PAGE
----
“It was dope. You know Dawn, she’s such a bawse. And the show was lit, the biddies were all out.”

“Ugh, I wish I could have been there instead of drooling on myself.” She reaches for her phone from the arm of our thrifted couch to catch up on missed text messages and pause her praise.

“And I’m not sure if Tau Anderson asked for my number or not.”

I flop on the couch next to her.

“What? You were supposed to lead with thaaaat!” she yells as she reaches out to hit me. Her eyes are the size of marbles.

“Girl, I have no time to entertain that. I’m not even sure if it was real. I mean, there were all those girls there with the good push-up bras.” I pull my nameplate chain to my mouth and watch as Talia gets up and folds the quilt that her mom had handsewn. We will never be short on quilts. Her mom made us a new one every holiday season.

“But you got his attention. Get out of here with that holier-than-thou BS. You know he’s fine.”

I roll my eyes before making my way to the kitchen. Opening the refrigerator, I hope something good will appear and settle on the Green Machine smoothie I never got to earlier. It was officially the weekend, thankfully. I didn’t need to think about Tau Anderson anymore. Tonight’s concert would probably be the last time I saw him in person. If there was one thing my dad drilled into my head, it was to never fall for a musician. He would know.

About The Author

Ty'rel Jones

Ashley M. Coleman is a freelance writer and music executive from Philadelphia. Working in the music industry for over ten years, she has also written for Essence, The Cut, Apartment Therapy, and among others. In 2017, she launched a writing community for BIPOC writers entitled Permission to Write.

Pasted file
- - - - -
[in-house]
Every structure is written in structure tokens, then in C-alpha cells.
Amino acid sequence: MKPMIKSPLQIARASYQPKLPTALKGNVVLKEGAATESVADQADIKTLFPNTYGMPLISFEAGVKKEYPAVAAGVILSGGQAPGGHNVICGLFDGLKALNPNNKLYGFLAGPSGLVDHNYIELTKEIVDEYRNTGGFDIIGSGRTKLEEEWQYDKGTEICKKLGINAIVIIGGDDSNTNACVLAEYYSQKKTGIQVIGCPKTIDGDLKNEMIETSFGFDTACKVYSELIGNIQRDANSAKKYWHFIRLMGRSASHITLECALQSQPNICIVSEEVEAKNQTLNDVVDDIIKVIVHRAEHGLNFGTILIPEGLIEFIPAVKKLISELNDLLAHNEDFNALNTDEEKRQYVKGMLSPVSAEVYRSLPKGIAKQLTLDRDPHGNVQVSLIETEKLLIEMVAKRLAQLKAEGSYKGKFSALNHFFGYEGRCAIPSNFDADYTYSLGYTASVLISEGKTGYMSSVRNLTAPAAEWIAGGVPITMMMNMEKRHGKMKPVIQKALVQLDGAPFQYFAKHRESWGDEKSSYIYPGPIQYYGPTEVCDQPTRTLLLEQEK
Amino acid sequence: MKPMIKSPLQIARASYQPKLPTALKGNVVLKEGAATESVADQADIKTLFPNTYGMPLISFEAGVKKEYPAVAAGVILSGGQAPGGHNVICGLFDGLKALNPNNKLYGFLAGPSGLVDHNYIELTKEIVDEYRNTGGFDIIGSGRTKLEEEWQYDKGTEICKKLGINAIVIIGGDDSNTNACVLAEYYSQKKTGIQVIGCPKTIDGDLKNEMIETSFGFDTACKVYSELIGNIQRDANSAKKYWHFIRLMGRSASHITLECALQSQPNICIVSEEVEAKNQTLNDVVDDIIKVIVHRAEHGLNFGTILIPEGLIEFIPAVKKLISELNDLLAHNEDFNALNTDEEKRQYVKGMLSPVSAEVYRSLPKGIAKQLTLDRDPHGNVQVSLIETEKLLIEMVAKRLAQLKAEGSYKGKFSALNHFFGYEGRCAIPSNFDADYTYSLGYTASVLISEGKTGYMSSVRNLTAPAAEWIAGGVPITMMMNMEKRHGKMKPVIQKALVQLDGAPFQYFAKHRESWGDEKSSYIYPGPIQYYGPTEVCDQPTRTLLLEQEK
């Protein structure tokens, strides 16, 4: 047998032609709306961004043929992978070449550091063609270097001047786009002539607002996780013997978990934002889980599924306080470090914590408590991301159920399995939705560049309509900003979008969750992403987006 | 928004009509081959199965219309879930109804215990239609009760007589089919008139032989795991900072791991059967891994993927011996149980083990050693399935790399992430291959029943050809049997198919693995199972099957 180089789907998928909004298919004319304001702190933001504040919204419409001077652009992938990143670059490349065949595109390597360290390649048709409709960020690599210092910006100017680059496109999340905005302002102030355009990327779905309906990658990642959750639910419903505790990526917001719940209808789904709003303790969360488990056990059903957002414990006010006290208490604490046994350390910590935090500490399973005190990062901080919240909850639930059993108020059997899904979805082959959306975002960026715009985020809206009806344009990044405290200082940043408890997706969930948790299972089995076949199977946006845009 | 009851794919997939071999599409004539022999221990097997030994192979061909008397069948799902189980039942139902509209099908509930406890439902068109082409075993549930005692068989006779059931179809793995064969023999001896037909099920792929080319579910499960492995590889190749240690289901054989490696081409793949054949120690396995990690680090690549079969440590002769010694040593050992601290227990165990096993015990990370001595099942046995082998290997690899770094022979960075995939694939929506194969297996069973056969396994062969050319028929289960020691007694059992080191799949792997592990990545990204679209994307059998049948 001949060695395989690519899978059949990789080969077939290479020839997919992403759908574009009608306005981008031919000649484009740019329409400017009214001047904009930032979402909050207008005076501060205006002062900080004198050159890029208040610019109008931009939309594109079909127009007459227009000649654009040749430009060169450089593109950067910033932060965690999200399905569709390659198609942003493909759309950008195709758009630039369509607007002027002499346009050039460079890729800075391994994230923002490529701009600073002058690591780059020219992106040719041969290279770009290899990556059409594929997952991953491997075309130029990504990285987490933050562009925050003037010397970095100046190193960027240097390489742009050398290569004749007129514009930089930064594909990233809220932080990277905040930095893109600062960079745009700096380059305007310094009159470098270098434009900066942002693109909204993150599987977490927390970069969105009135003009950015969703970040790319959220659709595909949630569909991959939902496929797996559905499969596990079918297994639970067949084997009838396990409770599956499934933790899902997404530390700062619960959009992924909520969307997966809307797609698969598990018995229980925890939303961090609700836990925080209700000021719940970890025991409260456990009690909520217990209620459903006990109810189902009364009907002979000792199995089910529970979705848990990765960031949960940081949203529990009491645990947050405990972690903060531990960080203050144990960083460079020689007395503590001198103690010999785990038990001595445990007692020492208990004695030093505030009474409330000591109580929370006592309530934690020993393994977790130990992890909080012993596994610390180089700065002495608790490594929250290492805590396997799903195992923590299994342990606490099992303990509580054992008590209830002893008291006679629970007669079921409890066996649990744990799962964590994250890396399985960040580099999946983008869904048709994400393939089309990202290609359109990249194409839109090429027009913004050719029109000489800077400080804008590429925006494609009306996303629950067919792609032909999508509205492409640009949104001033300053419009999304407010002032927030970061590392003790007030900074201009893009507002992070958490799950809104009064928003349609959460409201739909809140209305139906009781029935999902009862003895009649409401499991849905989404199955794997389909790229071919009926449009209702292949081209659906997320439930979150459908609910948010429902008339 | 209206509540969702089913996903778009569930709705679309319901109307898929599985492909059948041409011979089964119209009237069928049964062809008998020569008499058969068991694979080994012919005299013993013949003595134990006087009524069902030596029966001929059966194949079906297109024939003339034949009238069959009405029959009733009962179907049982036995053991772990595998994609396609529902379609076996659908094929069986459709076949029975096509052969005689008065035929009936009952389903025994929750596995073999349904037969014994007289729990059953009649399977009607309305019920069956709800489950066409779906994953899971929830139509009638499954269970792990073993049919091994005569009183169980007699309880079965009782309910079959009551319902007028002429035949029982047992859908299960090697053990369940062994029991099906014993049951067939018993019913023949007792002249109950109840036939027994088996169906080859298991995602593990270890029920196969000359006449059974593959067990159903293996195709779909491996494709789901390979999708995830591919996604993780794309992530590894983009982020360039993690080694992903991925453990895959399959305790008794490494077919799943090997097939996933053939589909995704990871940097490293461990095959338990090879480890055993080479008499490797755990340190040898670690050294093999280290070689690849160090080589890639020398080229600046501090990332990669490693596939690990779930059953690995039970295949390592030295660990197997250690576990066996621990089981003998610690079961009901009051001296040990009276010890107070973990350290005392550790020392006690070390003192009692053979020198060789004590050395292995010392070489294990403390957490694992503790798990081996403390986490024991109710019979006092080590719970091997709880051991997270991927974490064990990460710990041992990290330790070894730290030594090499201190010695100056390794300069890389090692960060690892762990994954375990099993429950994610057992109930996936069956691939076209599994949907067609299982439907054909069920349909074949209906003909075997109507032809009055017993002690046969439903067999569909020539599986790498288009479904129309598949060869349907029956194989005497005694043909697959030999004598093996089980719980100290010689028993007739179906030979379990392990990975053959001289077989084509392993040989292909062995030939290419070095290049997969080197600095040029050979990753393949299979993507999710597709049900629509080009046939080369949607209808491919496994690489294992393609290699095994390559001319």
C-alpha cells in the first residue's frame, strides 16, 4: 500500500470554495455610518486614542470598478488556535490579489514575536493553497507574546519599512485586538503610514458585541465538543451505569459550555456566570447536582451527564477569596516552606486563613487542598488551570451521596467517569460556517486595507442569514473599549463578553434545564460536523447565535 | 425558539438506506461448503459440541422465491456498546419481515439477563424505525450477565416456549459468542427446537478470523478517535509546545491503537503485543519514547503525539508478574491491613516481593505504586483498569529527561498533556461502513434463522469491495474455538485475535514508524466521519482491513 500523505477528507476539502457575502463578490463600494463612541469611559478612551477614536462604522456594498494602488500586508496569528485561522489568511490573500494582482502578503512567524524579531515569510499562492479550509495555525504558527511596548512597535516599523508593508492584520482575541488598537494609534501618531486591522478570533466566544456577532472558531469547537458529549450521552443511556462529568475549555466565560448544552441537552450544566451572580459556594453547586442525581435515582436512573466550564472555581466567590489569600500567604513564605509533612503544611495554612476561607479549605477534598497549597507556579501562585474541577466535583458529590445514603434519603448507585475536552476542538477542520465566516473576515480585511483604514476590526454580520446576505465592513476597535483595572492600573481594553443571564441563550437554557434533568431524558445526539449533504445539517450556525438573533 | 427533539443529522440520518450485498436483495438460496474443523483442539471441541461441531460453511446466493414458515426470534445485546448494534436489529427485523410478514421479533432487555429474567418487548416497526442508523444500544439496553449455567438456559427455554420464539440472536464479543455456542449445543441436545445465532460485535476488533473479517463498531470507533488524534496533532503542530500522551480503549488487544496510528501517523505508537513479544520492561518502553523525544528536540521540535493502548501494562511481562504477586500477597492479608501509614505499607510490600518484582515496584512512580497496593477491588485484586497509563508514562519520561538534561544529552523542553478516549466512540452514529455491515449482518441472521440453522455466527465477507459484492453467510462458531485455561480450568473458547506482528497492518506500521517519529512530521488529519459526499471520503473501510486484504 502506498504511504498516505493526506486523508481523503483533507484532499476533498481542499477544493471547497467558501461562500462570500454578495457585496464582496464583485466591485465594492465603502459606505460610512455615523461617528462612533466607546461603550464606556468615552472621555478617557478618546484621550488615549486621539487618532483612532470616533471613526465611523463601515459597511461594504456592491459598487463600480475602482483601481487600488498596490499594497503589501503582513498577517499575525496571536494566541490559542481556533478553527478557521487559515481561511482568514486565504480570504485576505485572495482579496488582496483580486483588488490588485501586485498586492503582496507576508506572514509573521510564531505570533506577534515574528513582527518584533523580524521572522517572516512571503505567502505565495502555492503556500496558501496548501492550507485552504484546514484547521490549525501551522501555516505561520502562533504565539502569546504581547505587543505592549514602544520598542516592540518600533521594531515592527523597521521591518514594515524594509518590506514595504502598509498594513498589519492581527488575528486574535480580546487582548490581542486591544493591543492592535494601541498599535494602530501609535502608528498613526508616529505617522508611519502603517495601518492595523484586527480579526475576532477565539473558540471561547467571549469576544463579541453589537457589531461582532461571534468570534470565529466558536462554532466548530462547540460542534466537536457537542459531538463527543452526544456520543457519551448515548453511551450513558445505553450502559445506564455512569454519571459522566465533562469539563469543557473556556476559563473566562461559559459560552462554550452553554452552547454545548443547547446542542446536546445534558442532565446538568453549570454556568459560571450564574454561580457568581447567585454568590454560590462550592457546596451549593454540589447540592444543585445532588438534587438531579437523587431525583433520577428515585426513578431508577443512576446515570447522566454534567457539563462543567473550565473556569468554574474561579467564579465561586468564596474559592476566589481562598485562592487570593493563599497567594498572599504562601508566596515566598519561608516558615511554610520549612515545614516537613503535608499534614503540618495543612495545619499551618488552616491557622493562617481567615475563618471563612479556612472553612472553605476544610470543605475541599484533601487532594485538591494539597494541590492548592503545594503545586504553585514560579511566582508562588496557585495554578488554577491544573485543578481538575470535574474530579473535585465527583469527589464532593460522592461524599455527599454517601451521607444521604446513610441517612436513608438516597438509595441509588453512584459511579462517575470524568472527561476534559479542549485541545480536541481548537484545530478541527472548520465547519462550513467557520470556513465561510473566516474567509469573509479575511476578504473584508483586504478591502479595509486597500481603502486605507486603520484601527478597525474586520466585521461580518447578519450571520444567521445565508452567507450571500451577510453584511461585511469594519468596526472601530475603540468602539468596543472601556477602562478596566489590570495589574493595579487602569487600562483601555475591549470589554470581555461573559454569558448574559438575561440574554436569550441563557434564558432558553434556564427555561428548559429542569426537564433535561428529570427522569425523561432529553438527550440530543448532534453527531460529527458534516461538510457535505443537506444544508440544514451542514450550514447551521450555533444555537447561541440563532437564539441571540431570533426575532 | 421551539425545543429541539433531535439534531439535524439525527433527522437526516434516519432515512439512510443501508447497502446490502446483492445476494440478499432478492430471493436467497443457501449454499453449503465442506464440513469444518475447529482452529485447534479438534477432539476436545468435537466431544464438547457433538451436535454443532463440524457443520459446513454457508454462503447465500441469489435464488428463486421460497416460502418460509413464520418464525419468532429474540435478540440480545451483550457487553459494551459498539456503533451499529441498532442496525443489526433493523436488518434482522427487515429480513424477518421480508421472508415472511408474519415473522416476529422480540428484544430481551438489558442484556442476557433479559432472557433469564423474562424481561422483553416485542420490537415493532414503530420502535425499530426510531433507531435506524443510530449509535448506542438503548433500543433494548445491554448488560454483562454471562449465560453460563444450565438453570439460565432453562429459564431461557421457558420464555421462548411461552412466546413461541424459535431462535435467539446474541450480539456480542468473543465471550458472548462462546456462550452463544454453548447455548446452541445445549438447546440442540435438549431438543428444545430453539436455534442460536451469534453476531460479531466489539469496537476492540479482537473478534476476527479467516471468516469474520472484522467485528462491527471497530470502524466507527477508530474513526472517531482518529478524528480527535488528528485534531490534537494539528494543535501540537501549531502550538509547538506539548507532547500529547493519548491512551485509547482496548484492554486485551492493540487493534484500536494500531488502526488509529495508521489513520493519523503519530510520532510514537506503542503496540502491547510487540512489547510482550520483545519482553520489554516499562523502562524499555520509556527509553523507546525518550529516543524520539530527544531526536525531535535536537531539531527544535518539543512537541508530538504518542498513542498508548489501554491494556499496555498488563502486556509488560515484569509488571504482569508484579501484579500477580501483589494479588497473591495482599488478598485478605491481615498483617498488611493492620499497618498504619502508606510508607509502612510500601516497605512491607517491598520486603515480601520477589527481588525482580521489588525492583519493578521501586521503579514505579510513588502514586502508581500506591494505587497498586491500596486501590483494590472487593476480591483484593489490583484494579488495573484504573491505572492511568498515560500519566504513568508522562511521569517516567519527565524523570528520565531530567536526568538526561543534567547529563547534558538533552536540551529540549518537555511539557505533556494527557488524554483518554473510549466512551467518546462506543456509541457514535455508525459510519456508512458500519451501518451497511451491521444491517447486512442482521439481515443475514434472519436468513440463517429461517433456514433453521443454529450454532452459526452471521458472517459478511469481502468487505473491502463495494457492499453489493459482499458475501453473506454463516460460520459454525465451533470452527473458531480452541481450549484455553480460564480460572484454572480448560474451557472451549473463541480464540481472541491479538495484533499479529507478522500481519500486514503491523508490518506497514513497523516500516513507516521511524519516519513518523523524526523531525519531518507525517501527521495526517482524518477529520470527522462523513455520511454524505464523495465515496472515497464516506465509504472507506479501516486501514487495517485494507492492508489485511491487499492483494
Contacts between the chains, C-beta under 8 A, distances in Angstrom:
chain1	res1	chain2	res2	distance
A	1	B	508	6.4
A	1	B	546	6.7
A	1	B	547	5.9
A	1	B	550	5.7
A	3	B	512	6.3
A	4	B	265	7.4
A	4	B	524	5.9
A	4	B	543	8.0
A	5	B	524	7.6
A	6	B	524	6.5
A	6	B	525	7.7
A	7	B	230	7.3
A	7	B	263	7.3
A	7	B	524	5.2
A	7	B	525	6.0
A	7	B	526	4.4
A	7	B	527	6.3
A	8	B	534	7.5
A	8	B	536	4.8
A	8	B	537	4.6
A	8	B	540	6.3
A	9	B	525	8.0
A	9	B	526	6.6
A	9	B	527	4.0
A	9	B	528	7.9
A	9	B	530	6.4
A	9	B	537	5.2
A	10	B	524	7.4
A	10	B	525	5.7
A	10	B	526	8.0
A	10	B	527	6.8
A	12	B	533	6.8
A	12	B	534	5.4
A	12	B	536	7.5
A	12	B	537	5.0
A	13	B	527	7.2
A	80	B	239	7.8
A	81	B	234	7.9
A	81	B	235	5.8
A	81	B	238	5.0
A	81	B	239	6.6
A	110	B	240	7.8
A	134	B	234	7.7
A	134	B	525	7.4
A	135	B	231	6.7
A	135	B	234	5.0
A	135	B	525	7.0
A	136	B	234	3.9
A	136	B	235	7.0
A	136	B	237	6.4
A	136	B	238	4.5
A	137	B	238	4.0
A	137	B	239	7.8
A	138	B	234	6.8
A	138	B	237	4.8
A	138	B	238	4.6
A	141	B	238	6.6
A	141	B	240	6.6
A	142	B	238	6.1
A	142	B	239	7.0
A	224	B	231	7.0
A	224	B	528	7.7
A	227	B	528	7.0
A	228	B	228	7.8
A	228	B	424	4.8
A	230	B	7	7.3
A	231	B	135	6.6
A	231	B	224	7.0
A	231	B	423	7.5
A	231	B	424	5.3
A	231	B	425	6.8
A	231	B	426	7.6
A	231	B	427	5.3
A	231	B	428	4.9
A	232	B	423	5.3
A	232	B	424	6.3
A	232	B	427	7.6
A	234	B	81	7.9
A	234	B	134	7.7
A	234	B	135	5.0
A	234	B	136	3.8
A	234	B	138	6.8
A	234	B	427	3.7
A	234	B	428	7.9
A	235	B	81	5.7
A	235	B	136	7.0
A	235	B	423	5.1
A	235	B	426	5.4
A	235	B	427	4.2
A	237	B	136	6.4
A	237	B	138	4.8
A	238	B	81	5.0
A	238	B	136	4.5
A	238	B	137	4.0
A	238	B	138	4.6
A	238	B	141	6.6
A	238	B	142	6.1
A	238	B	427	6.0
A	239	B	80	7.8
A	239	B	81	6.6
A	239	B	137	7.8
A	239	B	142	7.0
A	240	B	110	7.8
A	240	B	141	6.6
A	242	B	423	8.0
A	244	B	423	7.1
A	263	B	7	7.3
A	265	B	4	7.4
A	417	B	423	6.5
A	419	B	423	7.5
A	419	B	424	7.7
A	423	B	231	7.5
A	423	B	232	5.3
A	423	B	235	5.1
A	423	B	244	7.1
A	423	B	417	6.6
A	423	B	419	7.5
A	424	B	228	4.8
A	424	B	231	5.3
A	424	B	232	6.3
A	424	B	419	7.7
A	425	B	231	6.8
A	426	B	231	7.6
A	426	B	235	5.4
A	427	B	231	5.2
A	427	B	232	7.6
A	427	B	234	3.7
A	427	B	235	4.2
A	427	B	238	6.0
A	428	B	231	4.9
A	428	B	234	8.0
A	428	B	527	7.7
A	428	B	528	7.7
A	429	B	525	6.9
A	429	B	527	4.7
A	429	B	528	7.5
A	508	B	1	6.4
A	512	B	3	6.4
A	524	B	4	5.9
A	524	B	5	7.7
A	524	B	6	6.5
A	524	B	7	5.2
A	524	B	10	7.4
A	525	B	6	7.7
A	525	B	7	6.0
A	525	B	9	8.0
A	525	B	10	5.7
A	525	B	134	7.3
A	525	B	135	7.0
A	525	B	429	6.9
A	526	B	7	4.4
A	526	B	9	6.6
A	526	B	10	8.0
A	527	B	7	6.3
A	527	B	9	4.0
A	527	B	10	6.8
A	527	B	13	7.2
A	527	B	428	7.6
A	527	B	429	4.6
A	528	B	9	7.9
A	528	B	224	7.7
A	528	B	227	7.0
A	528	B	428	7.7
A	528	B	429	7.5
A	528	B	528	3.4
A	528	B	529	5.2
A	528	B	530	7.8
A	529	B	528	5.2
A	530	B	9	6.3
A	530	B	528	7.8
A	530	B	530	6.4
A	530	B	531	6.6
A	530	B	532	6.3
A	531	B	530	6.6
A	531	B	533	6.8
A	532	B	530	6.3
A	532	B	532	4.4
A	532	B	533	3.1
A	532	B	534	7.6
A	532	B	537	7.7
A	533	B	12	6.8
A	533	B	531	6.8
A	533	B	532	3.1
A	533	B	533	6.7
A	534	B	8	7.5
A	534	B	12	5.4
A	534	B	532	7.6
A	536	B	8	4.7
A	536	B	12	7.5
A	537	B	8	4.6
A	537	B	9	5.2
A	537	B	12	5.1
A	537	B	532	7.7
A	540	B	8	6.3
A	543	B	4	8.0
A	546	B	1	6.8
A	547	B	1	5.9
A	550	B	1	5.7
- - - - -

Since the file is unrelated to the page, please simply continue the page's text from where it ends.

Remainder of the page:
Why We Love It

“I love a solid romance; Good Morning, Love is that and so much more. Ashley M. Coleman’s debut novel is bursting with personality and wit. I found myself instantly sucked into the world of a young Afro-Latinx woman named Carli whose professional and creative dreams become complicated when she crosses paths with a rising R&B pop star, who happens to be devastatingly attractive and charming. Besides being a fun, breezy story, this novel is filled with timely themes—like the difficulty of working in male-dominated worlds—and of course, an ambitious, lovable female lead I couldn’t help but root for.”

—Lashanda A., Assistant Editor, on Good Morning, Love

Product Details

  • Publisher: Simon & Schuster (June 21, 2022)
  • Length: 288 pages
  • ISBN13: 9781982168629

Browse Related Books

Raves and Reviews

"[GOOD MORNING, LOVE] is a great look inside the music industry, especially the creative aspect. Many industry-immersive novels are high gloss but low depth. This one gives as much rich, loving detail to its nonfamous characters as it does to the flashier ones."

“Music industry professional Coleman draws on her expertise in her debut novel, which brims with authentic details about how musicians are discovered, how records are produced, and how megastars live.”

"Wildly fun and completely delightful, Good Morning, Love reads like a hit single, one that you want to listen to again and again. A whirlwind blend of music and romance, Coleman's novel about love, life, and dreams is an absolute stunner. Simply put, Good Morning, Love is your new favorite song... in book form."
--ERIC SMITH, co-author of Jagged Little Pill: The Novel

“Carli Henton is my new favorite heroine: talented, ambitious, creative, funny, and loyal. I adored watching her navigate love, fame, and friendship. Ashley M. Coleman goes deep inside the music industry to tell a story I couldn’t put down.”
--HANNAH ORENSTEIN, author of Head Over Heels

“This sexy, scintillating novel about a talented woman navigating the male-dominated New York City music industry kept me up all night long! GOOD MORNING, LOVE is at once a simmering romance and a soul-searching exploration of what it takes to be a creative. Glorious!”
--MARY PAULINE LOWRY, author of The Roxy Letters

“Ashley M. Coleman's sparkling debut — about the rhythms and blues of romance, and a creative woman's ambition — gorgeously lays out the new principles of success.”
--DANYEL SMITH, author of Shine Bright: A Very Personal History of Black Women In Pop

Resources and Downloads

High Resolution Images